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Bendix launches AD-HFi air dryer with electronic pressure control capabilities


Jason Morgan is the content director of Fleet Equipment. He has more than 15 years of B2B journalism experience covering the likes of trucking and construction equipment, real estate, movies and craft beer industries.

Bendix has announced a new AD-HFi air dryer that the company says features the same design of the previous AD-HF dryer, but incorporates a solenoid-operated valve that replaces the traditional mechanical governor.

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The new Bendix AD-HFi air dryer aims to deliver three key demands—more dry air for the systems today’s trucks depend on; improved energy efficiency; and air system diagnostics—with the addition of electronic pressure control, the manufacturer announced in a press release.

“An electronically controlled governor means we precisely regulate the dryer’s charge and regeneration cycles using Bendix’s Electronic Air Control (EAC) software,” explained Rich Nagel, Bendix director of marketing and customer solutions, Air Supply and Drivetrain. “This function enables the dryer to operate under different parameters in different conditions, increasing its dry air processing capability and saving energy. That same software also provides diagnostics that help fleets and owner-operators get the most out of their dryers and cartridges.”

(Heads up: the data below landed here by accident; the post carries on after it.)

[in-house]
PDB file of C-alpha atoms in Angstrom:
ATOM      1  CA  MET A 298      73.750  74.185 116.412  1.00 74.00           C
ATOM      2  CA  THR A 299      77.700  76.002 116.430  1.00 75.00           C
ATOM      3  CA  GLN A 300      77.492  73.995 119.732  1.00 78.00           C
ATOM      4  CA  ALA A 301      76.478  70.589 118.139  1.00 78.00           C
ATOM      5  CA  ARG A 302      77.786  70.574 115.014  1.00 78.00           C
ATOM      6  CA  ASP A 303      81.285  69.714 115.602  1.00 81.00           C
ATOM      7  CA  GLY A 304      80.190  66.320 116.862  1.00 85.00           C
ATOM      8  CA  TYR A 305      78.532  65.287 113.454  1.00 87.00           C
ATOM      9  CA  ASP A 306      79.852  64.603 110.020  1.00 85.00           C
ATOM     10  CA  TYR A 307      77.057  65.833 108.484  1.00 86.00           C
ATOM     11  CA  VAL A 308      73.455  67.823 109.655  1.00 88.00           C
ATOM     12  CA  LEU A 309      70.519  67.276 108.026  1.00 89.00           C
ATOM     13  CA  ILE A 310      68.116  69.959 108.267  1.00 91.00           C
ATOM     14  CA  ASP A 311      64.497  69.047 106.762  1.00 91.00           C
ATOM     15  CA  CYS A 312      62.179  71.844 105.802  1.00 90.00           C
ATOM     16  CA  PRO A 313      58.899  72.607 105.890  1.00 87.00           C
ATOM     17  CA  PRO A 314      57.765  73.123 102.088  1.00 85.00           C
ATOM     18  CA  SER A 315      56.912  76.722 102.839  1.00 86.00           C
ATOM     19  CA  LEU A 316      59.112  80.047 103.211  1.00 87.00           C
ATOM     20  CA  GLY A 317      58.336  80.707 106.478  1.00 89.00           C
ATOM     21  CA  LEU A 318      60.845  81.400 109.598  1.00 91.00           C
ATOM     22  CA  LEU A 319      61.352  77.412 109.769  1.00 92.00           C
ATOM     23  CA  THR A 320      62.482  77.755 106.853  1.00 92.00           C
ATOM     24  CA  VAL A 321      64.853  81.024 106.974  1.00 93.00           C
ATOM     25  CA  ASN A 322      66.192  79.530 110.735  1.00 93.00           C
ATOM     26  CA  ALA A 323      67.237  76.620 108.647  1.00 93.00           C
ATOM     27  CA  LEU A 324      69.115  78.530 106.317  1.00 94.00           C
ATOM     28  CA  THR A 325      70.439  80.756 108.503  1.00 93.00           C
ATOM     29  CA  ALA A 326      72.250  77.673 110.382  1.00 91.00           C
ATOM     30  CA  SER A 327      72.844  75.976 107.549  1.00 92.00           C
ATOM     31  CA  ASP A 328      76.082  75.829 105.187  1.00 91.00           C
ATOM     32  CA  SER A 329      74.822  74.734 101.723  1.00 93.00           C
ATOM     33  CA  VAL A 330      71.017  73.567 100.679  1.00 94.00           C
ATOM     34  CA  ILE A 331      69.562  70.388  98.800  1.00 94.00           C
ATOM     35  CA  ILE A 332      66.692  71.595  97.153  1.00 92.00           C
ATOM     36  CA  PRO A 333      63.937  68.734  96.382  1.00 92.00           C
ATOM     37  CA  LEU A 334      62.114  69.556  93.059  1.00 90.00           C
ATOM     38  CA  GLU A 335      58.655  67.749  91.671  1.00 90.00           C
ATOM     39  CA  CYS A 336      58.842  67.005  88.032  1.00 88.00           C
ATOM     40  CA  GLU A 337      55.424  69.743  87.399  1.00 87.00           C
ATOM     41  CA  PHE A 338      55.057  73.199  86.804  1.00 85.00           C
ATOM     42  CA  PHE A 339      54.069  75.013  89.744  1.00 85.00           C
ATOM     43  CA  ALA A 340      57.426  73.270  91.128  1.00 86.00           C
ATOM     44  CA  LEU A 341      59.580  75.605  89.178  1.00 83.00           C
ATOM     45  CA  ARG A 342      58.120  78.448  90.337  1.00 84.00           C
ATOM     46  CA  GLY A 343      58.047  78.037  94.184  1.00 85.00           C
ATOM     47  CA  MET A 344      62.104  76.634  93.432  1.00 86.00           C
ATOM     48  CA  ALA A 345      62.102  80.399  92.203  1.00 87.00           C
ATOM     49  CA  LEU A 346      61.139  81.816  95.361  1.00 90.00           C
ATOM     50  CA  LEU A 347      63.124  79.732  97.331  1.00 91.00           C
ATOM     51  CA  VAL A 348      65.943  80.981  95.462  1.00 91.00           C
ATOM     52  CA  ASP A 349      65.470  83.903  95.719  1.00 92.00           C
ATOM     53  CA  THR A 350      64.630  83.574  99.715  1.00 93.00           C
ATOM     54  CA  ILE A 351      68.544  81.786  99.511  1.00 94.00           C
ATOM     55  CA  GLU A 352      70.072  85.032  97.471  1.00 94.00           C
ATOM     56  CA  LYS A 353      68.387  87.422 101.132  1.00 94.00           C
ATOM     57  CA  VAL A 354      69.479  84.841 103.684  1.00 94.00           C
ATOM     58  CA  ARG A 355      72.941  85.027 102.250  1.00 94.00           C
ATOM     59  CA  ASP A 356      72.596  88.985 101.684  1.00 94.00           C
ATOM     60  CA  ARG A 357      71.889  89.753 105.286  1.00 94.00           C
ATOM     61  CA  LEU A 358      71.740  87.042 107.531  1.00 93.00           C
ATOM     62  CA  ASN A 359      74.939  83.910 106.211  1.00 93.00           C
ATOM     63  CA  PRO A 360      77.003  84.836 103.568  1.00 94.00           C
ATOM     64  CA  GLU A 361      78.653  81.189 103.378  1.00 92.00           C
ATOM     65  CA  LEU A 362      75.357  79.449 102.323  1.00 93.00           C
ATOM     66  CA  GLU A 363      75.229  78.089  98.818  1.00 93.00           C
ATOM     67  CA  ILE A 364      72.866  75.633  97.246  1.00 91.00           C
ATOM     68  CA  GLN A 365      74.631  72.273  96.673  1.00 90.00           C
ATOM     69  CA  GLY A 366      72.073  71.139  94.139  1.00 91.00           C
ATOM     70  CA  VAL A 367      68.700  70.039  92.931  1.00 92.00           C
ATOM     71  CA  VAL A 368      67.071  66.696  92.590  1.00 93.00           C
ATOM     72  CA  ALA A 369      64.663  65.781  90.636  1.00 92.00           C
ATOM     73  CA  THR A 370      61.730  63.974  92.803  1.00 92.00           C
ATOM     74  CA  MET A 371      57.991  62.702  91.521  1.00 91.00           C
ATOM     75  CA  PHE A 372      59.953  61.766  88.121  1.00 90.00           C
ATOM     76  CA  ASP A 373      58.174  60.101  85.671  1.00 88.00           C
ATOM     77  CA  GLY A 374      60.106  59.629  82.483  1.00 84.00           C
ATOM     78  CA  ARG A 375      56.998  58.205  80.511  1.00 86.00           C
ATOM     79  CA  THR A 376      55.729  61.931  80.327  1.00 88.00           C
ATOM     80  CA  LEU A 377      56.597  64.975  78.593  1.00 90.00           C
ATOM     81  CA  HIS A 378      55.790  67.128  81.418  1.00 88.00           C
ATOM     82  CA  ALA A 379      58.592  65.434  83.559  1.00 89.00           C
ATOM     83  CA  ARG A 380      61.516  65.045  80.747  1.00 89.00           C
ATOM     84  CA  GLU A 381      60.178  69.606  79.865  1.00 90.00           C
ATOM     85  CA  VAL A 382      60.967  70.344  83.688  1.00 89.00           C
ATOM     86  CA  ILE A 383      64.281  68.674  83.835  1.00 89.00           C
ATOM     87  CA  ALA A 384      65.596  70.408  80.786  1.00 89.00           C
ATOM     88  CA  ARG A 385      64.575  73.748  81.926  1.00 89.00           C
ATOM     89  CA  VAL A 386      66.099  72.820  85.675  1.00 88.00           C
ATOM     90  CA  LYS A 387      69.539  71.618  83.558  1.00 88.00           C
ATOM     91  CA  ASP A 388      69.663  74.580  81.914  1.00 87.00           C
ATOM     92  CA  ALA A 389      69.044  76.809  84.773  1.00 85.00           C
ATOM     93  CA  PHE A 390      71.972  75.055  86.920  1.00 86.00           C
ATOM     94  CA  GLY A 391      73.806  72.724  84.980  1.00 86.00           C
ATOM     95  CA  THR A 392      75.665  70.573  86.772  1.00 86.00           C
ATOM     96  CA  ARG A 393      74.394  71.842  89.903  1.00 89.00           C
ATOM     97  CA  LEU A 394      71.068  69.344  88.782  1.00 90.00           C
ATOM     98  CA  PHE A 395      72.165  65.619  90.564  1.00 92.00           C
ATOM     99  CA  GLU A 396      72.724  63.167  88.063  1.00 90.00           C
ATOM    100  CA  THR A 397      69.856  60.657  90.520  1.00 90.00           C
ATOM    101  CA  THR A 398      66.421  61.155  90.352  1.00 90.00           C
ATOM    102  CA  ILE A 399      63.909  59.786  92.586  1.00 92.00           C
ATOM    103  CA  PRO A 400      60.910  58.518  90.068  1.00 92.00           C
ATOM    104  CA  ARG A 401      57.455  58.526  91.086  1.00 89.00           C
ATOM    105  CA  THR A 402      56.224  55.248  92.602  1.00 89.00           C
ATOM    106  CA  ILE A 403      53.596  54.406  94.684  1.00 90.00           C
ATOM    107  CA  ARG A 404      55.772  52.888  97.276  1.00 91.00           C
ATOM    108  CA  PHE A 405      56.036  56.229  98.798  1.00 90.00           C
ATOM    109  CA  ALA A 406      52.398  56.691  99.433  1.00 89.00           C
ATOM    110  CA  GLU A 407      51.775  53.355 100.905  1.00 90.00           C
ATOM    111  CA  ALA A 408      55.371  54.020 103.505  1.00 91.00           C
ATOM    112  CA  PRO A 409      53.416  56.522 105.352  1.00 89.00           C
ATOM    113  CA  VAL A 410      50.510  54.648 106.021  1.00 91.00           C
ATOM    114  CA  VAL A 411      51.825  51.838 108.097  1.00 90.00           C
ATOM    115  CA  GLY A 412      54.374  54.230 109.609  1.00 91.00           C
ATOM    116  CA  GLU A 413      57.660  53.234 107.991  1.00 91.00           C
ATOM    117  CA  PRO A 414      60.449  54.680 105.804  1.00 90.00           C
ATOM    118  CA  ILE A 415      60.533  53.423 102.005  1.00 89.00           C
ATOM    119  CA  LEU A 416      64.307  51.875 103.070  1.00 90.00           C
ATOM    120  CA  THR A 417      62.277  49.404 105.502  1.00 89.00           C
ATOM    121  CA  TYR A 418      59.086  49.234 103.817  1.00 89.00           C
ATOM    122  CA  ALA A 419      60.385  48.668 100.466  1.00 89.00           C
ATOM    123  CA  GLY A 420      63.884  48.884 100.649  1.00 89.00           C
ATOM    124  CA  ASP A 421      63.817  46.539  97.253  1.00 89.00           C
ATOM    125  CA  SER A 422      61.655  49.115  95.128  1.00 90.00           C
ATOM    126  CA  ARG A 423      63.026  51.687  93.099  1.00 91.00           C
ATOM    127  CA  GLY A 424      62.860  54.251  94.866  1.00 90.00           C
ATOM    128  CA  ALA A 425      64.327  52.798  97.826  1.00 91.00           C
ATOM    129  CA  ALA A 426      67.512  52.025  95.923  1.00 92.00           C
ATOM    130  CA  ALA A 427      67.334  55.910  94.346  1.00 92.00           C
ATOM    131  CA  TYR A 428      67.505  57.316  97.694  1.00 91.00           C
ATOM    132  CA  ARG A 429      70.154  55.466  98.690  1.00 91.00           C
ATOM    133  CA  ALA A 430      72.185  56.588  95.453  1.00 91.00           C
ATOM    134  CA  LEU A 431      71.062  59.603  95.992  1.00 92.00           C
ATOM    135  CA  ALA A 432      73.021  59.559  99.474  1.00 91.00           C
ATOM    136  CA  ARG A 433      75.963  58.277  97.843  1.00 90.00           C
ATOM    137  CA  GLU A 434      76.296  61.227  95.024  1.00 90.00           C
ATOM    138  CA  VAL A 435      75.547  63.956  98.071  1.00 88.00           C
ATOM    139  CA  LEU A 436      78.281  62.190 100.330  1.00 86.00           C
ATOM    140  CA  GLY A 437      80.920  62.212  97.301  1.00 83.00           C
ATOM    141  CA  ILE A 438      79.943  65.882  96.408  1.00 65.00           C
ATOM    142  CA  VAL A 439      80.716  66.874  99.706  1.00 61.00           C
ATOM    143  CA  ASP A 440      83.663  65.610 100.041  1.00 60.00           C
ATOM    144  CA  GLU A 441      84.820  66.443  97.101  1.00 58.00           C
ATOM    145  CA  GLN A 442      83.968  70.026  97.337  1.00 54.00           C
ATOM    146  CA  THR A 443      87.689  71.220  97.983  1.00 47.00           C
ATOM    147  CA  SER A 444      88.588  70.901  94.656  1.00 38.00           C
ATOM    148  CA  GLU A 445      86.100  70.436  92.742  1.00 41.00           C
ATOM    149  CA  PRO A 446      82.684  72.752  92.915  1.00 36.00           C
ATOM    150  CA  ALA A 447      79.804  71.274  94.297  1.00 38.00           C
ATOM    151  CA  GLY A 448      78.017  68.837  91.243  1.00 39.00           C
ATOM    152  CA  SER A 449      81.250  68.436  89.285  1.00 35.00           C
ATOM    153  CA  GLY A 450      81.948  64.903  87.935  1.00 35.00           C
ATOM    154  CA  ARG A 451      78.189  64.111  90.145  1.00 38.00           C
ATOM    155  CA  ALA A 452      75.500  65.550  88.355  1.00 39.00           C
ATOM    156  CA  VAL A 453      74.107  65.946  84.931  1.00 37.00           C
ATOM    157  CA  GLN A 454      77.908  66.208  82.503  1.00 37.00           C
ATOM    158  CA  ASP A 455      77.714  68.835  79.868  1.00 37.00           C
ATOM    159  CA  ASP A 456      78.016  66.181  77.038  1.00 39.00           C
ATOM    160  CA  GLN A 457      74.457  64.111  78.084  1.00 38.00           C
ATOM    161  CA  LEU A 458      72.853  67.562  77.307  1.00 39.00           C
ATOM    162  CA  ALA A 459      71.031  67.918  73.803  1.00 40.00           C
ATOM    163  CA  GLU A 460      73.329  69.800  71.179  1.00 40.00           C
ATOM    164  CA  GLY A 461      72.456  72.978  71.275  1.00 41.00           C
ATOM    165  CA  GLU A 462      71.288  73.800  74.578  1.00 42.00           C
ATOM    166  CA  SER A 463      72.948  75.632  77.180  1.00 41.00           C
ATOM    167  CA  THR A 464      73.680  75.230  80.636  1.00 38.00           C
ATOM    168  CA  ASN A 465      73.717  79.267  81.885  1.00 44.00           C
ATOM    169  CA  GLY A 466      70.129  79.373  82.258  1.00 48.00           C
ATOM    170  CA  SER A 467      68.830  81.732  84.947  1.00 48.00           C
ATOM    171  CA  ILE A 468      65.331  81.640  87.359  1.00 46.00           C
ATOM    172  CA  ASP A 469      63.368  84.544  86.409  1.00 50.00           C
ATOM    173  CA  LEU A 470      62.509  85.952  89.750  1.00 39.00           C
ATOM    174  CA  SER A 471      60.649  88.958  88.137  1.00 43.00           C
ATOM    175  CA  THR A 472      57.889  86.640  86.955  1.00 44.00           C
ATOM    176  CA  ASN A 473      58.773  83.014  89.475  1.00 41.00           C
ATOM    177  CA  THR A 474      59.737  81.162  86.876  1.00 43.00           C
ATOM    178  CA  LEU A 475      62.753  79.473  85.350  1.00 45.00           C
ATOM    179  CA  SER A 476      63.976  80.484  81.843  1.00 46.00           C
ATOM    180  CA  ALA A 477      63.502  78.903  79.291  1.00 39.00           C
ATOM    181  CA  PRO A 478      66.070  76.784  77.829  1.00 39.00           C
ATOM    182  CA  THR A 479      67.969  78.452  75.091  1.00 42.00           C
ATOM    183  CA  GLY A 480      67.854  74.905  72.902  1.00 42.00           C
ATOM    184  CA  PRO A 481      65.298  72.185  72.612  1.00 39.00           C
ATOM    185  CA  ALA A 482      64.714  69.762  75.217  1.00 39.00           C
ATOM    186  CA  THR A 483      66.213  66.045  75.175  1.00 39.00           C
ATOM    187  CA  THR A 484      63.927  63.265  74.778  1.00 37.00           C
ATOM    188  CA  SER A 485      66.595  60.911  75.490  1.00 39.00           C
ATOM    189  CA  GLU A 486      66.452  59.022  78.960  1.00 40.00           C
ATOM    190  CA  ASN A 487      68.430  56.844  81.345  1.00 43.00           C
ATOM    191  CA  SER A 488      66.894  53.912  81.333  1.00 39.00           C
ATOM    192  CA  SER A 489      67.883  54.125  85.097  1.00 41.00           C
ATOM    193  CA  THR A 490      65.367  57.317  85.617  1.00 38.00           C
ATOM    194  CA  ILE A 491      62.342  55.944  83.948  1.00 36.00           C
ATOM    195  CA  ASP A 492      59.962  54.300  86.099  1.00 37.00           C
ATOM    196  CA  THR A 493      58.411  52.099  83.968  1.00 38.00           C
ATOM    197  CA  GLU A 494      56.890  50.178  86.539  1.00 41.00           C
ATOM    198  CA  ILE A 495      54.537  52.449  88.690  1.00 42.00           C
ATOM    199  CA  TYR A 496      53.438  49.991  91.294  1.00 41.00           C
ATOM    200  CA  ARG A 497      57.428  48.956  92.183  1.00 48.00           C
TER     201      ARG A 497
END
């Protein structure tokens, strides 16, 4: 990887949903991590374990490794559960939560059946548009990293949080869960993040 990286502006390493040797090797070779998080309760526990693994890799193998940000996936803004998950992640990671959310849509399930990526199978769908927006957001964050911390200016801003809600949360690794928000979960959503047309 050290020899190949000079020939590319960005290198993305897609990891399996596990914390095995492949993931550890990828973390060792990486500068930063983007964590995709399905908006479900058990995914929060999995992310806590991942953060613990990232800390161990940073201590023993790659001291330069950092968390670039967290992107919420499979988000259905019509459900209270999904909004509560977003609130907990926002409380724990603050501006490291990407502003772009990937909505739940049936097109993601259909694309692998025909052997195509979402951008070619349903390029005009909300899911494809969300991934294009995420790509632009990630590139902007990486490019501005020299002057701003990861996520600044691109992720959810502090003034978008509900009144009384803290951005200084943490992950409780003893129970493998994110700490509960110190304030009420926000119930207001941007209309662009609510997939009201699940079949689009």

The Bendix AD-HFi air dryer’s solenoid is controlled by EAC software monitors a range of data broadcast across a truck’s J1939 network, including speed, engine torque and RPM.

“With EAC software, the AD-HFi unit can modify its charge cycle based on air system and engine demands,” Nagel said. “If the software determines that the air system requires extra drying capacity – let’s say you’re hauling multiple trailers or have extra axles, for instance – then it can command additional short purge cycles. This patent-pending technology is called Interrupted Charge Regeneration (ICR). This enhanced purge capability provides significantly more dry air for vehicles that need it.”


Efficiency and energy savings are also built into the EAC software in the form of Overrun and Overtake functions, Bendix noted. When a compressor is building pressure, it consumes approximately 8 to 10 HP from the engine. EAC software uses the vehicle’s operating information to determine optimal compressor run times, Bendix says.

The EAC software provides air dryer-related status messages over the J1939 network, with the capability to monitor excessive air demand, which can indicate system leaks or other issues. It also monitors regeneration cycles and the amount of air processed during the service life of a dryer cartridge. Using this information along with other data from the compressor, the EAC can signal when it’s time to replace the cartridge.


A message that broadcasts the remaining life of the dryer cartridge can be reset after replacement using Bendix ACom Pro diagnostic software.

The AD-HFi includes field-serviceable, cartridge-style pressure protection valves (PPV) and is designed to work solely with a Bendix PuraGuard oil coalescing spin-on cartridge, Bendix notes.

The AD-HFi is available for order through several major North American commercial vehicle manufacturers.



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